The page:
Some school leaders might agree that pro-active change around LGBT inclusion is all fine and well, but in a world of competing priorities and limited resources, they simply can’t push this to the top of the agenda. And besides, how many students would this really impact, anyway?
All Jewish day schools have lesbian, gay, bisexual or transgender students, and most have LGBT faculty. With LGBT people comprising between 3-5% of the population, it is nearly statistically impossible for a school to claim it has no students who currently, or will in the future, identify as lesbian, gay, bisexual or transgender. And any school with 100 or more students is sure to have LGBT students in every grade level. But perhaps even more important than creating an affirming environment specifically for LGBT kids, is fostering a climate of respect for all people. The bulk of anti-LGBT harassment in schools is directed at kids who identify as straight, but who are the victims of the pervasive efforts of their peers to police behavior along rigorously gendered lines. Calling someone a “fag” may not reflect a bully’s belief that the student in question is actually gay, but is a way of humiliating and marking the student as other, as outside, and as suspect. It should come as no surprise, then, that kids who are questioning their own sexual identities find they have no one to confide with and nowhere to turn.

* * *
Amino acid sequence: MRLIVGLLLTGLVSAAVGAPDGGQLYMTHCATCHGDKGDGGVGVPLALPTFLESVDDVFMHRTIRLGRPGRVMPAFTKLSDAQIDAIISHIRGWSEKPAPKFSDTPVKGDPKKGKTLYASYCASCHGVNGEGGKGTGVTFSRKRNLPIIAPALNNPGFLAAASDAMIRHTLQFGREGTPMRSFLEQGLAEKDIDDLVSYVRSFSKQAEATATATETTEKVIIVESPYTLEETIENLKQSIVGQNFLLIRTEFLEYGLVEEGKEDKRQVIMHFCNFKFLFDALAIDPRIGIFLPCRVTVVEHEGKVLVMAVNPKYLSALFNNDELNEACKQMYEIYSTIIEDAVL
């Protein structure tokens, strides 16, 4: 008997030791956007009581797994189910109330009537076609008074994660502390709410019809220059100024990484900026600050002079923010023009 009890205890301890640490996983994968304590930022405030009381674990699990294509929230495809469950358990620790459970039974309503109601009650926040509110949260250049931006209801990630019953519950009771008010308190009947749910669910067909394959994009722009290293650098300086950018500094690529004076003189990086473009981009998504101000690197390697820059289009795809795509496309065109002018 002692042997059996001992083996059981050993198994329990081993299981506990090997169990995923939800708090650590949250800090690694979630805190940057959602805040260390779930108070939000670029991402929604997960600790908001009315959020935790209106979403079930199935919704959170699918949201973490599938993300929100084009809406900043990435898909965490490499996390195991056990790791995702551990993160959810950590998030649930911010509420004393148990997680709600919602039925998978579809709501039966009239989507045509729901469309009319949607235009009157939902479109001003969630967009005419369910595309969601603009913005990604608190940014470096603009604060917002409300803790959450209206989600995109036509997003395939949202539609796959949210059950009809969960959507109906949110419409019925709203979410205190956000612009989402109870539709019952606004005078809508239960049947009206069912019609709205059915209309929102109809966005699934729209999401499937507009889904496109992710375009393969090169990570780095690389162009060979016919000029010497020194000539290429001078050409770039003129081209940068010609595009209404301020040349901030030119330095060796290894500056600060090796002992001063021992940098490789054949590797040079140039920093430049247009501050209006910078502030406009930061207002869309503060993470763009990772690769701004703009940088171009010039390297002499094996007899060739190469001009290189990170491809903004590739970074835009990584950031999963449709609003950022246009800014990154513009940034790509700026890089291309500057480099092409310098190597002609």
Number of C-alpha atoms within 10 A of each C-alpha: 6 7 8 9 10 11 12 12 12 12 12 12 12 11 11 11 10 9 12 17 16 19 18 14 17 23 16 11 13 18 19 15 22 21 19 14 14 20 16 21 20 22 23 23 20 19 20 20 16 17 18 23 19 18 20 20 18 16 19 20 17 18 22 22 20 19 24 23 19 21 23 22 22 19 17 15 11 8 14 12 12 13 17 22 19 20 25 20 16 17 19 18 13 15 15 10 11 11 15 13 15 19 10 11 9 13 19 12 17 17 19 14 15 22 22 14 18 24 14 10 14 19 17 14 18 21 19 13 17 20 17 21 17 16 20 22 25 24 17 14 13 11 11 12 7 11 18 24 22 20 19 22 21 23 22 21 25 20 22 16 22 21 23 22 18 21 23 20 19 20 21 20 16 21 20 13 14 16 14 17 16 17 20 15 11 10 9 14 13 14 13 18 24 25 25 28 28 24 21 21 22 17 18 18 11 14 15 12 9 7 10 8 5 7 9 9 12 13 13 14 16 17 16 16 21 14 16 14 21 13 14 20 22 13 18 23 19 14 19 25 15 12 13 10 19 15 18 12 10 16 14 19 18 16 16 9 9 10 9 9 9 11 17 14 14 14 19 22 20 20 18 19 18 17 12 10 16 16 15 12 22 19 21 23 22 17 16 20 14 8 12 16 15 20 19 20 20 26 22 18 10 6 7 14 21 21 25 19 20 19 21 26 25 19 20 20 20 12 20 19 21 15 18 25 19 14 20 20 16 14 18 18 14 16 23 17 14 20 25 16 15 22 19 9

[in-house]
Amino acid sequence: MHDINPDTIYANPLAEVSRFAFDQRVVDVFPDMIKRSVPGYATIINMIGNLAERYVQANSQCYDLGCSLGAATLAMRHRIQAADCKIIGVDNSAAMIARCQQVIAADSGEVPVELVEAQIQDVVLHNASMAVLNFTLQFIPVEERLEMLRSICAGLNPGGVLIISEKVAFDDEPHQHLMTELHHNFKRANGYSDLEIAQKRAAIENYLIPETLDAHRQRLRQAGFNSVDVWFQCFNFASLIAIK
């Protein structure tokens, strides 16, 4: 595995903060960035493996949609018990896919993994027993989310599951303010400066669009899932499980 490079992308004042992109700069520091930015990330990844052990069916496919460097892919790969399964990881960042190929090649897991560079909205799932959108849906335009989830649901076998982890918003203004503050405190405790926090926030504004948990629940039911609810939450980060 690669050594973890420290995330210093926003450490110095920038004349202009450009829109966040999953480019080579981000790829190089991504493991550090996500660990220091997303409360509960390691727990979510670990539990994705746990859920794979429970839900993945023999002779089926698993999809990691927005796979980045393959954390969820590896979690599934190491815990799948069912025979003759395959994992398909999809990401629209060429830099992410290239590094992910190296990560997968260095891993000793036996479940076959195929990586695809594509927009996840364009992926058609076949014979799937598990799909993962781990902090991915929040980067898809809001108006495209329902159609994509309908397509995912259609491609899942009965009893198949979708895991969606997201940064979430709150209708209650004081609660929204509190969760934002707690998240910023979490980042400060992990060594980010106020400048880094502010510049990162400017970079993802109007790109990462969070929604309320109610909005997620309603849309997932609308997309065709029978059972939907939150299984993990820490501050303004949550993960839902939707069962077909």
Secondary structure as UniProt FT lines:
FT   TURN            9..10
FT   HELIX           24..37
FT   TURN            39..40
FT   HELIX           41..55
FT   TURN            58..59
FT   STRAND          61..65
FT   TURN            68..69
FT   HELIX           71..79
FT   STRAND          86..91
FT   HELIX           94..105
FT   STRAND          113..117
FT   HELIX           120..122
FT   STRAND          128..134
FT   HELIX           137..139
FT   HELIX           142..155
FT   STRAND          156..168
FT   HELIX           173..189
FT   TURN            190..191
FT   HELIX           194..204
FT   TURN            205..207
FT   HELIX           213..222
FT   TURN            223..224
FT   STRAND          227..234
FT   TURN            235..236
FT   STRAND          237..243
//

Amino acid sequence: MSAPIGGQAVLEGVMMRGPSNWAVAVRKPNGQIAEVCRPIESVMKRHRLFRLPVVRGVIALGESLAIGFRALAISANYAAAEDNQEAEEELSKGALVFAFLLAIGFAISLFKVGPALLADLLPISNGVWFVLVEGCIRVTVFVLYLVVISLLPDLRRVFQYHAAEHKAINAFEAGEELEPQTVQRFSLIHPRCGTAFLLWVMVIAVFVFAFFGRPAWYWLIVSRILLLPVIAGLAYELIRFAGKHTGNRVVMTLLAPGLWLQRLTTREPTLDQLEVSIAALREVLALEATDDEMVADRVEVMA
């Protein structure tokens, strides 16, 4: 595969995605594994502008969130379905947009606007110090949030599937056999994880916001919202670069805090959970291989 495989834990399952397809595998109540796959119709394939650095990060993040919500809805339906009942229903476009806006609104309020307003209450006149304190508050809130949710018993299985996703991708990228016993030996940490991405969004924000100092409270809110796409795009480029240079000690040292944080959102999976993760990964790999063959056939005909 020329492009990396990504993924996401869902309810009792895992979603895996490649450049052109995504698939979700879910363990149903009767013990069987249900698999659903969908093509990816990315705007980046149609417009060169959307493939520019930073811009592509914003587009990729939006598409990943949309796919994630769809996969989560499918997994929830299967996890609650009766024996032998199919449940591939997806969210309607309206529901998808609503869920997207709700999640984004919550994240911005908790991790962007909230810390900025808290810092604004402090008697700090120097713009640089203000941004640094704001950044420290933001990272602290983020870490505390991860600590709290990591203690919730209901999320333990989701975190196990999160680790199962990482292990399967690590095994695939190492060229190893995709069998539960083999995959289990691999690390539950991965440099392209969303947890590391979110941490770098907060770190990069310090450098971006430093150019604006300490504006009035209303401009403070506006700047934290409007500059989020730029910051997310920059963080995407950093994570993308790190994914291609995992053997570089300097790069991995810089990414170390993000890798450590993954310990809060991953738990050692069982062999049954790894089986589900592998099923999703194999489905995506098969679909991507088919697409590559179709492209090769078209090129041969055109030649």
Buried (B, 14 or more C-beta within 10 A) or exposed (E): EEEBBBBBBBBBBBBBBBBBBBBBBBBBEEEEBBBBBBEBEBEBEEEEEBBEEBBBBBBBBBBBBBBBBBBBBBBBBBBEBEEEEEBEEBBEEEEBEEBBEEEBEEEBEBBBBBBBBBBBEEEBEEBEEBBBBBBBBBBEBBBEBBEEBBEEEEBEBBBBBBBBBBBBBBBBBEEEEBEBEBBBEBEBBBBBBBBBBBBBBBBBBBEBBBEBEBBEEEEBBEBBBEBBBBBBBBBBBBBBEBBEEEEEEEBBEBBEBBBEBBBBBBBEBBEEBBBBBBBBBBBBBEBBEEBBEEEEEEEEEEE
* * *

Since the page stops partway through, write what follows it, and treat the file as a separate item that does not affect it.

Elementary and middle schools are not immune, either. Although we may prefer to avoid talking about the sexual development of Jewish adolescents, according to researchers in the field, the average age at which boys who will later identity as gay or bisexual first become aware of same-sex attractions is 9. For girls it is age 10. On average, boys have their first homosexual experience by age 13, and girls by age 15. Whether we’re ready for it or not, students in our schools are already grappling with these issues at ever younger ages.
For elementary schools, kids may not yet be exploring such feelings (although for people who will later identity as transgender, research indicates that most are aware from as early as 2-3 years of age that their gender identity does not match their biological sex, or social expectations about their gender role). But more and more day schools have students with LGBT parents, and the numbers are growing as more LGBT people have kids, and more LGBT Jews live more openly in their communities.
One of the most enriching aspects of being a Jewish educator is the opportunity to expose the next generation of Jews to our community’s deep commitment to inclusion, openness, justice, compassion, and respect. As a recent Jewish Mosaic study of Colorado’s Jewish community showed, Jewish institutions that are open and welcoming of LGBT Jews tend to be open and welcoming of all Jews. And as one participant in the study stated, “Being open and welcoming is a sign of a healthy Jewish institution.”
It takes leadership to transform our sometimes insular school environments into communities that are open and welcoming of all Jews. But such leadership is essential if we want our Jewish day schools to continue attracting the best and brightest Jews from across the country, as American Jewish society becomes more and more diverse.
As a father, as someone who has taught Jewish teens, and as someone who has worked with Jewish educators from every Jewish movement and in every type of educational institution, I consider the opportunity – and duty – to share Jewish values of inclusion with our youth to be an honor and a blessing. ♦